[In this feature, we highlight a handful of the best book reviews appearing over the weekend in major newspapers. Follow it here.]
[sic], by Joshua Cody, reviewed by Dwight Garner (New York Times)
[sic] has been building buzz for a couple of months now, since its release in October, but its cloying title has always kept me from taking a closer look. I was missing “such filthy and ecstatic sex writing that the author makes you feel you’ve been, your entire life, doing it feebly and wrong.” So that’s too bad. But it’s also just the start. In addition to an unabashed sex fiend and drug aficionado, Cody is a composer and a professor of music, and he includes a handful of insights about music and culture, ranging from the technical to the poetic. Then there’s the fact that, as if all this wasn’t enough, [sic] is actually about Cody’s fight against an aggressive cancer that came quite close to killing him. These threads braid together in mesmerizing ways, like the twisted scene in which Cody has sex with a fellow cancer patient. Take a look.
Another book that I haven’t paid enough attention to is this one, a nonfiction volume by the author of the Booker Prize-winning novel The God of Small Things. As fiction fans might not know, Roy has spent the 14 years since her one and only novel becoming an outspoken political leader in India. Walking With the Comrades explains and recounts the conflict between the Indian powers that be, and ragtag (though numerous) marginalized indigenous left-wing gangs known as Maoists. It’s a first-hand account of these Maoists’ operations, including their violent, distinctly un-Gandhian methods, which have gotten better results than a series of nonviolent campaigns.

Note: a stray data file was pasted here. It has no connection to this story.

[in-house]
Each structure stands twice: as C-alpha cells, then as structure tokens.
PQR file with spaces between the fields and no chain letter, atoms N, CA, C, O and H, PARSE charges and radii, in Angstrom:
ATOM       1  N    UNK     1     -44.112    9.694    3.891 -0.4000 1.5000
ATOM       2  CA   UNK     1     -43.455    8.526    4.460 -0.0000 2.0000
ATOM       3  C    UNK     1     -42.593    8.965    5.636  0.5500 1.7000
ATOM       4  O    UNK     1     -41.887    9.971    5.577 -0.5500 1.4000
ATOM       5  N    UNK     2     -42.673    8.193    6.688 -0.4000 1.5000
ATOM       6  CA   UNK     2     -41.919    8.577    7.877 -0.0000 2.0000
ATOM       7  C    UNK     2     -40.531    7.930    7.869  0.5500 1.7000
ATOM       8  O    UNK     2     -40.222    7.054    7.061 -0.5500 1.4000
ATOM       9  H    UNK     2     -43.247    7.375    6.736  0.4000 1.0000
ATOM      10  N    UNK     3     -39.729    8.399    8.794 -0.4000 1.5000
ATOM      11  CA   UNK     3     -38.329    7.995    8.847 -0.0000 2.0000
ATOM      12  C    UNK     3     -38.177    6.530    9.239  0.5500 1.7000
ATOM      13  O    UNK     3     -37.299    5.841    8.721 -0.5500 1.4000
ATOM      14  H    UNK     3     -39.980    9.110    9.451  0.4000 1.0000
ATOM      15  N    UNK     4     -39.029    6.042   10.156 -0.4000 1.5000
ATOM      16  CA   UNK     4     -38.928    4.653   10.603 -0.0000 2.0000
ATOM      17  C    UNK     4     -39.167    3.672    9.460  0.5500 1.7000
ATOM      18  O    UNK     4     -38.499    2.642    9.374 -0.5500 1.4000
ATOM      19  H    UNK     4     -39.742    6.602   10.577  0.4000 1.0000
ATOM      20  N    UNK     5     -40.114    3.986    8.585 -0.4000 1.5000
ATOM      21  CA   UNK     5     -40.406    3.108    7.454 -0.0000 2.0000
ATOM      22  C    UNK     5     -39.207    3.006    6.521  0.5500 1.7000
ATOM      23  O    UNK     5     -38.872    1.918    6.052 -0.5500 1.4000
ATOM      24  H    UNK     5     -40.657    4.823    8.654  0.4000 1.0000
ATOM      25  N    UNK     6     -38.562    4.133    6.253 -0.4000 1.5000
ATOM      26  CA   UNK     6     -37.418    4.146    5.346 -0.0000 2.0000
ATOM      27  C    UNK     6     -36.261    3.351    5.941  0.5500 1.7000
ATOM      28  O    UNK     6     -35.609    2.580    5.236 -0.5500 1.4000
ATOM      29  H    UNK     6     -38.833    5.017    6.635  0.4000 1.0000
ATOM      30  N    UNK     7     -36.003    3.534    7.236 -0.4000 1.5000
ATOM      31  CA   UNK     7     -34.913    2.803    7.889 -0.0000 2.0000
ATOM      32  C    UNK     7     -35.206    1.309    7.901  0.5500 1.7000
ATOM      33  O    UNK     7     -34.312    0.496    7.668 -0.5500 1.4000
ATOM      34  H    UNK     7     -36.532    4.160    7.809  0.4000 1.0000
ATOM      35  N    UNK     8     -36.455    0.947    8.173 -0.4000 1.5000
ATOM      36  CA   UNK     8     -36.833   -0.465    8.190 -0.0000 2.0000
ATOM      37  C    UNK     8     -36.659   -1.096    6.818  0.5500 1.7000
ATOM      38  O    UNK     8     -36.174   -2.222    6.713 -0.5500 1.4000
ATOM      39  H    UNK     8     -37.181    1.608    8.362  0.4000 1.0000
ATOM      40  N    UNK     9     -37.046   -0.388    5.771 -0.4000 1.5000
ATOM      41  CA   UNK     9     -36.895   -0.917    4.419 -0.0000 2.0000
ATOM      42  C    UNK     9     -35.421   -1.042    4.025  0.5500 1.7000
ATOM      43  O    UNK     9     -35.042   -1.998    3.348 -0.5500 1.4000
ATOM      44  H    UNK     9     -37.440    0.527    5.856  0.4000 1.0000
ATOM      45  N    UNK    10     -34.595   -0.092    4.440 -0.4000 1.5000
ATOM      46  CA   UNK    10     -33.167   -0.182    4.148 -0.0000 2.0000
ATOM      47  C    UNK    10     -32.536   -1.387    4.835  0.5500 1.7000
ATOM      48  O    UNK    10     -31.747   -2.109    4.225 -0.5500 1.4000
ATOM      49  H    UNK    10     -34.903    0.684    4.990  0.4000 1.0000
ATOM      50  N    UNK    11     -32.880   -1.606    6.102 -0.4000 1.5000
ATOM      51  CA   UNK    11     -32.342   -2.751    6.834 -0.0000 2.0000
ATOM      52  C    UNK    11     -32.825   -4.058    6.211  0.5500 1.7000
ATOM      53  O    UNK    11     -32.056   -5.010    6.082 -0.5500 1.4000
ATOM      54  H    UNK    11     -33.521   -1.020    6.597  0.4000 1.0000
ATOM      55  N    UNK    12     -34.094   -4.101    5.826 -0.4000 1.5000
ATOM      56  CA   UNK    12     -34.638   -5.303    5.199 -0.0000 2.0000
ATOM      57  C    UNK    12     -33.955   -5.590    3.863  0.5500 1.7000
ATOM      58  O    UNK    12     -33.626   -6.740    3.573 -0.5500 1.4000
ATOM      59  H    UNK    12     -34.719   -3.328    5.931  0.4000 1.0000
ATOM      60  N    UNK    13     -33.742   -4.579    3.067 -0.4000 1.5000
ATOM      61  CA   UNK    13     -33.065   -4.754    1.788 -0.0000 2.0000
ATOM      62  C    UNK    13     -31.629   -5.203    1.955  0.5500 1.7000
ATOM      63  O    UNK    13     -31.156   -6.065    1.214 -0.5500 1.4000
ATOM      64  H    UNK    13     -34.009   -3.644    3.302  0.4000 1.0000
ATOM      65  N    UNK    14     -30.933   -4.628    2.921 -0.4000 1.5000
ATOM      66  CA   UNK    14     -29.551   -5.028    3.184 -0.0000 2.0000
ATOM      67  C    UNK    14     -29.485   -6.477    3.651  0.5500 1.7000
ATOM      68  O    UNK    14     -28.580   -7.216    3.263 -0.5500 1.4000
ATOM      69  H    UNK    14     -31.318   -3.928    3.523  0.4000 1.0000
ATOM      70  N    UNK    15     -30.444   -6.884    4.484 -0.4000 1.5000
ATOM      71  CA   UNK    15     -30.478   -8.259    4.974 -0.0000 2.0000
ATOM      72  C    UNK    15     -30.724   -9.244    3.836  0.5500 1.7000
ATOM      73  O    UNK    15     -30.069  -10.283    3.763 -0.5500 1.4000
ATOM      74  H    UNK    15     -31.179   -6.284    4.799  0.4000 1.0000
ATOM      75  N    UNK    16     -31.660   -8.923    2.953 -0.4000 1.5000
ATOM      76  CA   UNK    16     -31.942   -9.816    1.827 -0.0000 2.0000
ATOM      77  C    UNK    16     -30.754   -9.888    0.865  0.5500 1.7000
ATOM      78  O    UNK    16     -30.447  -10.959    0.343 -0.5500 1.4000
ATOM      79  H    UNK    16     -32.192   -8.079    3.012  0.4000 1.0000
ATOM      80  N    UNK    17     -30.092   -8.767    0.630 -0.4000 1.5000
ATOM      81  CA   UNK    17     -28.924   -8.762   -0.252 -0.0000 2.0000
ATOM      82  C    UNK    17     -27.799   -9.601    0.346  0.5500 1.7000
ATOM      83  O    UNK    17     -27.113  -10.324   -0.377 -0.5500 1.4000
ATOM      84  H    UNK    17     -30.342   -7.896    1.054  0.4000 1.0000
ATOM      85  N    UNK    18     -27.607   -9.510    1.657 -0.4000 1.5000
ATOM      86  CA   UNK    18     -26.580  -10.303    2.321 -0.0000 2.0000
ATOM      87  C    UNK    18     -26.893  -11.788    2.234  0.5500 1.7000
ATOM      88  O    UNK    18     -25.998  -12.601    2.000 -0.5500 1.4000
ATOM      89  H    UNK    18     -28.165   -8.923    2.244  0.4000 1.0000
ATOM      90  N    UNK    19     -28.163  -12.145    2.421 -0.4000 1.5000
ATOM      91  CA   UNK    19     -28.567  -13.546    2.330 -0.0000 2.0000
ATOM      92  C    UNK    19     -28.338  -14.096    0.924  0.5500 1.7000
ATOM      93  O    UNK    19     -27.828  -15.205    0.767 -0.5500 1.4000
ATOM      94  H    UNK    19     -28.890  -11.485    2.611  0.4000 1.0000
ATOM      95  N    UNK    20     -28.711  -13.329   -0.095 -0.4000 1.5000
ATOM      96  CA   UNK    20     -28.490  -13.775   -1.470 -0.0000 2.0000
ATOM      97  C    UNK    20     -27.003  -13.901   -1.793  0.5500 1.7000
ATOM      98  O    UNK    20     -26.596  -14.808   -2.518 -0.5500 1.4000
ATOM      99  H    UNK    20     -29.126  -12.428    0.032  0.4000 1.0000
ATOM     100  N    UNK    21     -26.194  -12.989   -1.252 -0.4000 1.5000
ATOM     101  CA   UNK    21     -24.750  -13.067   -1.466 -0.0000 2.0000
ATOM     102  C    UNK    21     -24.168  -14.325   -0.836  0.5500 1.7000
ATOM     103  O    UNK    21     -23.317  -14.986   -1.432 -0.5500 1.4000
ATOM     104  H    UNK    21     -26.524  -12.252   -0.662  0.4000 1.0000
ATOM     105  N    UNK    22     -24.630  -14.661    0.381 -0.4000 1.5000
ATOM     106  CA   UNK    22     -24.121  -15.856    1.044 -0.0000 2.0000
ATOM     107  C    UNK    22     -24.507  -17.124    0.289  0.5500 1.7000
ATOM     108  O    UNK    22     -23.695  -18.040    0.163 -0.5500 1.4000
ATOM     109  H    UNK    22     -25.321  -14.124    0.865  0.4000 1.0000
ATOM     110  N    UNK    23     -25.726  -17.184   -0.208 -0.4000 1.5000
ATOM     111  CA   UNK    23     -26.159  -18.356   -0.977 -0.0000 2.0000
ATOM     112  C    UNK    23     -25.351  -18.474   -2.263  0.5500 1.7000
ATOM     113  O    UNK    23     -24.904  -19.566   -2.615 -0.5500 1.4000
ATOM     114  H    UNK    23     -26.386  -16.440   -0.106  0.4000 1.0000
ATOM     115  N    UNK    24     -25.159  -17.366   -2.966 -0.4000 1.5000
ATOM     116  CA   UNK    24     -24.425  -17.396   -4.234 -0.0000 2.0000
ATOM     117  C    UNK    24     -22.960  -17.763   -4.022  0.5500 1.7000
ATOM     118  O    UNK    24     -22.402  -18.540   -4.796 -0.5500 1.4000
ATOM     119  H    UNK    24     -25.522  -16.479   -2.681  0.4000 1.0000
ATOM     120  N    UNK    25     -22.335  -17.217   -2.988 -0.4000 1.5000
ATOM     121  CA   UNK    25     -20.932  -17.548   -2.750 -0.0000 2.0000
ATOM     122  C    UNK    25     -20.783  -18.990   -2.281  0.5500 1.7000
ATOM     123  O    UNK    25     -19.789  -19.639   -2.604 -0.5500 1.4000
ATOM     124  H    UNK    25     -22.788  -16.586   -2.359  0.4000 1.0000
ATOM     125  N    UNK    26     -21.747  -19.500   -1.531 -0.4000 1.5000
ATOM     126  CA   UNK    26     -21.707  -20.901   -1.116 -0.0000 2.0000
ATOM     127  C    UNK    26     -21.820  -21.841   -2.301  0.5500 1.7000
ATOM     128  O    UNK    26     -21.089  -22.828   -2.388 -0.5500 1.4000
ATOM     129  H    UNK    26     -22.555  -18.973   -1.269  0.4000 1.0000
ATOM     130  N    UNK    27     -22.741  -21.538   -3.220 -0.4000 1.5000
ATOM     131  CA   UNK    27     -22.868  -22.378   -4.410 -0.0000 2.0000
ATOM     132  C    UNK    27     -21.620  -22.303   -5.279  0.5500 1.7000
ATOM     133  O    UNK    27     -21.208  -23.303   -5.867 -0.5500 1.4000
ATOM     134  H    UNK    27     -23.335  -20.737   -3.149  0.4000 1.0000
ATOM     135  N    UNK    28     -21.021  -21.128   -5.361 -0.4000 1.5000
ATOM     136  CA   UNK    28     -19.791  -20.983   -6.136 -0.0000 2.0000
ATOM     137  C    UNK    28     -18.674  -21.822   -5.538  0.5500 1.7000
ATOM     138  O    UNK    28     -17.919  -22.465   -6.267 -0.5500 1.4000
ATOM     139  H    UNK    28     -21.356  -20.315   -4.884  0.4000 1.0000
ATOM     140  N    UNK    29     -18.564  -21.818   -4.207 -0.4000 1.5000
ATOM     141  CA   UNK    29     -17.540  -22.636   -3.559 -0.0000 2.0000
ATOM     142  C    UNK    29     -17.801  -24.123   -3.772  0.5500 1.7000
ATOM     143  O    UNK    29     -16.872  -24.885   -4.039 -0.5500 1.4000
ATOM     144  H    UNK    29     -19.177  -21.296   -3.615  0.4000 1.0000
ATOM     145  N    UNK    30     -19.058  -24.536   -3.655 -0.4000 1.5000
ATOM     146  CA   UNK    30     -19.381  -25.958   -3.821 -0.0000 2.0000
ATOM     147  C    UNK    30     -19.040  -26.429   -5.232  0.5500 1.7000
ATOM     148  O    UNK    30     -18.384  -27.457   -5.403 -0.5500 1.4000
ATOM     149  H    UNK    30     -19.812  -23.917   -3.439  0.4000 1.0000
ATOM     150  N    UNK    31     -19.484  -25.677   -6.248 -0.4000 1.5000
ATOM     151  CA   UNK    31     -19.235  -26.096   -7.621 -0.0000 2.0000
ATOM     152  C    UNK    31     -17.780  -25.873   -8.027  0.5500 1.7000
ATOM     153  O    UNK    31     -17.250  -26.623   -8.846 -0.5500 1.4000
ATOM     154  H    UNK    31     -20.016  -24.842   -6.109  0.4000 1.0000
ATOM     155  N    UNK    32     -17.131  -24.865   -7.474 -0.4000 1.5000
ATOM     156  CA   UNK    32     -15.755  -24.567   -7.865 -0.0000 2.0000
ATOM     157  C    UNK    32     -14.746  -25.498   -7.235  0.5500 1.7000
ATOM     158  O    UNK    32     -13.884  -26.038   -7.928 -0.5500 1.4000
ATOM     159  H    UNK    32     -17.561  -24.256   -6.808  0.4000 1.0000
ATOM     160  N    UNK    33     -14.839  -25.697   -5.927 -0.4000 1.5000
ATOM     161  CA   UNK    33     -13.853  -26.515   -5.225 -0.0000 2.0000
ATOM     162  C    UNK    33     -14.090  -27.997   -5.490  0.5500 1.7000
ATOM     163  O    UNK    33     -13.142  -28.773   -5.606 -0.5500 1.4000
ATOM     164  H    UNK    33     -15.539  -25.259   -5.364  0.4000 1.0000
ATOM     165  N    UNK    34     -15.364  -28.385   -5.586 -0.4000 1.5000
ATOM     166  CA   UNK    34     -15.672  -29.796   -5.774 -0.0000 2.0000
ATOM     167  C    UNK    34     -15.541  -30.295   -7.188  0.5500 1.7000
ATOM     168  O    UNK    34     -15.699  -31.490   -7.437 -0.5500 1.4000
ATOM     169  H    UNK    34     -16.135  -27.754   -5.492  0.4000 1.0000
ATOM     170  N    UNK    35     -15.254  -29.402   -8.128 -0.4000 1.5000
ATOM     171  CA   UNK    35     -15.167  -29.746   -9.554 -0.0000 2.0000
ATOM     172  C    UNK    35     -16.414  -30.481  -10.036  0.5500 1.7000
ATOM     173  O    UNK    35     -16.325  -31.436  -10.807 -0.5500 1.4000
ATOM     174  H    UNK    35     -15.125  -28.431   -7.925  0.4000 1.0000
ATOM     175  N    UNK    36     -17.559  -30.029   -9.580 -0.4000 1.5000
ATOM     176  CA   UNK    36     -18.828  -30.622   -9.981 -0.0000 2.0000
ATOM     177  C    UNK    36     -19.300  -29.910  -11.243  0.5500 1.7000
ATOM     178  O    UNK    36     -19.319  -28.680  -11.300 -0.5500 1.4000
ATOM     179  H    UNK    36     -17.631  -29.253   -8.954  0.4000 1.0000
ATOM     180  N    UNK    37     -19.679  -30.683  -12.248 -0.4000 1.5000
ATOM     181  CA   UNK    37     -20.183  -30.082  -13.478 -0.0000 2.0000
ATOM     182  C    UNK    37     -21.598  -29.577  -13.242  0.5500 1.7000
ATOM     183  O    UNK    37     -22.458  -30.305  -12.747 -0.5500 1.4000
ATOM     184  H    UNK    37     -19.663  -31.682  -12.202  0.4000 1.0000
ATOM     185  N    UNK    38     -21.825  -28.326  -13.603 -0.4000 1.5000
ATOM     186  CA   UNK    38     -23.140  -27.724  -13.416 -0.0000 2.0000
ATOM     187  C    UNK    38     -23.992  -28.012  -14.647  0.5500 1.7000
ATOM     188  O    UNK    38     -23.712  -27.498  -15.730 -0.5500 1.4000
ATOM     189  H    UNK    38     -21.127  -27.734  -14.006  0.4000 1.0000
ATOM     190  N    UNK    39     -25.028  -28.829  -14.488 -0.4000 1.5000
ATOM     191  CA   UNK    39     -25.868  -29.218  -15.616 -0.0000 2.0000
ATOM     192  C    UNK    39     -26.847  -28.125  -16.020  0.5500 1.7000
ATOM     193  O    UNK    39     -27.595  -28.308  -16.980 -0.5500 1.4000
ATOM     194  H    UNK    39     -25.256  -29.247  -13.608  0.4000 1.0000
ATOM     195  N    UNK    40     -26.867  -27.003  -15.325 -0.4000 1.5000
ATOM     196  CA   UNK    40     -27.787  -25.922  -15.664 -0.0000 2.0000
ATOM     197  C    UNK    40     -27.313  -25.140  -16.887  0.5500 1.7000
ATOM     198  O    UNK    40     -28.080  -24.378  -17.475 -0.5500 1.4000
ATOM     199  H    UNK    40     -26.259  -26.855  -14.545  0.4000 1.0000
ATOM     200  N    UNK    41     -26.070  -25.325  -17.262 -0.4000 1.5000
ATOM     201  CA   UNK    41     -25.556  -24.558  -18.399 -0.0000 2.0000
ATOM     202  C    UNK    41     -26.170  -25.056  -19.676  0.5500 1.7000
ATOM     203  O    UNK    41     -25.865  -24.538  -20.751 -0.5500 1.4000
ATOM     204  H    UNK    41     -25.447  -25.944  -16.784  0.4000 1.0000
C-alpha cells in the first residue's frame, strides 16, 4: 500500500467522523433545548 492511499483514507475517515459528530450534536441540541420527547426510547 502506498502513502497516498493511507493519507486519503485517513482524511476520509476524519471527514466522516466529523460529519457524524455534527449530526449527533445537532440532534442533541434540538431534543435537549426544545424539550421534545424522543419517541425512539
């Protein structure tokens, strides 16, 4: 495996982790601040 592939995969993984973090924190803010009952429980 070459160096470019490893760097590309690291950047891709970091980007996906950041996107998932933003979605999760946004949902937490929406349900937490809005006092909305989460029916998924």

Why We Broke Up, by Daniel Handler, reviewed by Susan Carpenter (L.A. Times)
Daniel Handler writes the Lemony Snicket children’s books, and also an assortment of novels for various ages under his own name. His latest, meant for readers age 15 and older, is an illustrated account of a high-school breakup. Carpenter finds few surprises in its construction (from its cliched opposites-attract conceit to its predictable ending), but is still notably charmed by Handler’s style, which is quite understandable (Adverbs is my favorite novel of his).
Savage Messiah, by Laura Oldfield Ford, reviewed by Iain Sinclair (Guardian)
I’m not entirely sure what to make of this book. It seems to be a collection of “post-authorial” guerilla pamphlets, whatever those are. If you figure it out let me know.